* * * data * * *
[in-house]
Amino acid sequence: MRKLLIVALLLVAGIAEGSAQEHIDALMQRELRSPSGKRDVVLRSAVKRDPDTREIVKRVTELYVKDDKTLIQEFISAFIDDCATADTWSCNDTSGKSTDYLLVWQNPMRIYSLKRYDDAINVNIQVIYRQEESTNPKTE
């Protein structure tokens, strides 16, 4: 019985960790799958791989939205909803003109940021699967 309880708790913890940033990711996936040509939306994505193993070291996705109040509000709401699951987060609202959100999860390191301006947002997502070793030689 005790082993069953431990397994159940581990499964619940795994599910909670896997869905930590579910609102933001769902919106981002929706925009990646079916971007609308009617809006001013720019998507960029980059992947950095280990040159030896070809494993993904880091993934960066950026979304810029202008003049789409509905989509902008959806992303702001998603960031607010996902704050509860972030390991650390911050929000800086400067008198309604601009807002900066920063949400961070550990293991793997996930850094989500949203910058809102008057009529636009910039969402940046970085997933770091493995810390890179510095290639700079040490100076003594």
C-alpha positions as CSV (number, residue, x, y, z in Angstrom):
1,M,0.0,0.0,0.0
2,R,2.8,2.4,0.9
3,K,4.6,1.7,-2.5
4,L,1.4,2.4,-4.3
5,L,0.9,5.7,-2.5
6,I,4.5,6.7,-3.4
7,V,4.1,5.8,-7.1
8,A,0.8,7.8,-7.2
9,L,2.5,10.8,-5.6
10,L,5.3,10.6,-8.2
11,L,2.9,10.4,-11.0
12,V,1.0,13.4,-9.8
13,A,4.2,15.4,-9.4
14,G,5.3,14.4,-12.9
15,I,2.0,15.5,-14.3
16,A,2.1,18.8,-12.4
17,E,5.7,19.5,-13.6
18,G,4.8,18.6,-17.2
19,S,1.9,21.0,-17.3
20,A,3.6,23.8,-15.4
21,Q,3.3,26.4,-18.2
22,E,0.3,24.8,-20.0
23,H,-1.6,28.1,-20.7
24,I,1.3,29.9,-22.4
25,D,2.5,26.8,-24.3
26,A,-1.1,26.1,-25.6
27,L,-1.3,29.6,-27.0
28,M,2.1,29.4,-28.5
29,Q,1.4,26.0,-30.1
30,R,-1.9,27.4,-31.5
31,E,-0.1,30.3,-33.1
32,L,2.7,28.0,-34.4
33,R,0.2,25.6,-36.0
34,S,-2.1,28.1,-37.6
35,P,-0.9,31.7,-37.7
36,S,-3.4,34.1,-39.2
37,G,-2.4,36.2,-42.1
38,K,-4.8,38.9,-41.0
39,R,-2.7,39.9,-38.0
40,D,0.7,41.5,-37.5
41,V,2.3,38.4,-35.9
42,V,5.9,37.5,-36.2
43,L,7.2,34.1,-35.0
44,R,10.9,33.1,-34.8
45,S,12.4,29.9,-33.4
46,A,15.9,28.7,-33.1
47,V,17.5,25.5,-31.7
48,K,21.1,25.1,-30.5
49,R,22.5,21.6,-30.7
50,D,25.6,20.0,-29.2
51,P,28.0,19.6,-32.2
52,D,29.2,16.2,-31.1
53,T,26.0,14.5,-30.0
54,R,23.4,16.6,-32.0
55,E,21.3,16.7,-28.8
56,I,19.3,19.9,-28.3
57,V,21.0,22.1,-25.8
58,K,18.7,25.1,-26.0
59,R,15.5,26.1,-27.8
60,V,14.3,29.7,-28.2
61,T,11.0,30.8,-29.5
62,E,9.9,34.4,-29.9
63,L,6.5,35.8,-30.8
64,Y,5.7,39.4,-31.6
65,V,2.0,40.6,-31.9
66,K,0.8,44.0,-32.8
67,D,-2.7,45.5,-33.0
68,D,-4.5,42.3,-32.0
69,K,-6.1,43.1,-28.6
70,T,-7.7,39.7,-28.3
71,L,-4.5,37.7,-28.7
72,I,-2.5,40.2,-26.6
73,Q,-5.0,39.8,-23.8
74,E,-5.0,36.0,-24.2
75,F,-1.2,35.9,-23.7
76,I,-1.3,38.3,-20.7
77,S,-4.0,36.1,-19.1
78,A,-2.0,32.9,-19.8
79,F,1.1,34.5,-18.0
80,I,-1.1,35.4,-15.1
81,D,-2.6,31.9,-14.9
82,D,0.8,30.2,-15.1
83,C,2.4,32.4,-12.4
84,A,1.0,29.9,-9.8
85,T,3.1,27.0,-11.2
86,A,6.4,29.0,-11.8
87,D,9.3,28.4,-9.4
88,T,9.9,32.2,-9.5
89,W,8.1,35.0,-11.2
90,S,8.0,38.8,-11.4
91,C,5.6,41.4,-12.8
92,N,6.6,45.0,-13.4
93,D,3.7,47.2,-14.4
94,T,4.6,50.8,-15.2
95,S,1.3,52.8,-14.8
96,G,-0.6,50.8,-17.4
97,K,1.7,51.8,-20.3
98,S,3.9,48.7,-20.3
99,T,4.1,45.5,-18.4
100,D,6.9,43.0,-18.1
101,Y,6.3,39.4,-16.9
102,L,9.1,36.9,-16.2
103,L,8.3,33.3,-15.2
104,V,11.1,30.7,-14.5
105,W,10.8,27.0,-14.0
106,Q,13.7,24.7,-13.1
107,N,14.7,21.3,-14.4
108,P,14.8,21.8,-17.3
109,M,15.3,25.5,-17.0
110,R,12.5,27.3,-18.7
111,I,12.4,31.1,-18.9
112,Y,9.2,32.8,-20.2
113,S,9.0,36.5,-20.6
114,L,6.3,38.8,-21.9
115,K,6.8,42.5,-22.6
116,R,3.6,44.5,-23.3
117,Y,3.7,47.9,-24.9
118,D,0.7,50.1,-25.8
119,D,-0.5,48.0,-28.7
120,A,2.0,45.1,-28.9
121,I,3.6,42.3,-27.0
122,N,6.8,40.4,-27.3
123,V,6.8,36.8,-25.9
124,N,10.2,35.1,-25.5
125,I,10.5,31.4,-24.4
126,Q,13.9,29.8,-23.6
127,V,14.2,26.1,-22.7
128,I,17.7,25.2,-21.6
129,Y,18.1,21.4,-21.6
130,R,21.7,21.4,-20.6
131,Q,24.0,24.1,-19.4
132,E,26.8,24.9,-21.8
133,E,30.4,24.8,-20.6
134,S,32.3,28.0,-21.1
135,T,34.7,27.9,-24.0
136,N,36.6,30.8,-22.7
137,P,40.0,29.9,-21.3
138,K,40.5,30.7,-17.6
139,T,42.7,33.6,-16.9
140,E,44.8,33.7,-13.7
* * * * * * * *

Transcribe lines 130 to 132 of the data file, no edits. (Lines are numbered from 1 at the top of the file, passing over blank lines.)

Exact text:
126,Q,13.9,29.8,-23.6
127,V,14.2,26.1,-22.7
128,I,17.7,25.2,-21.6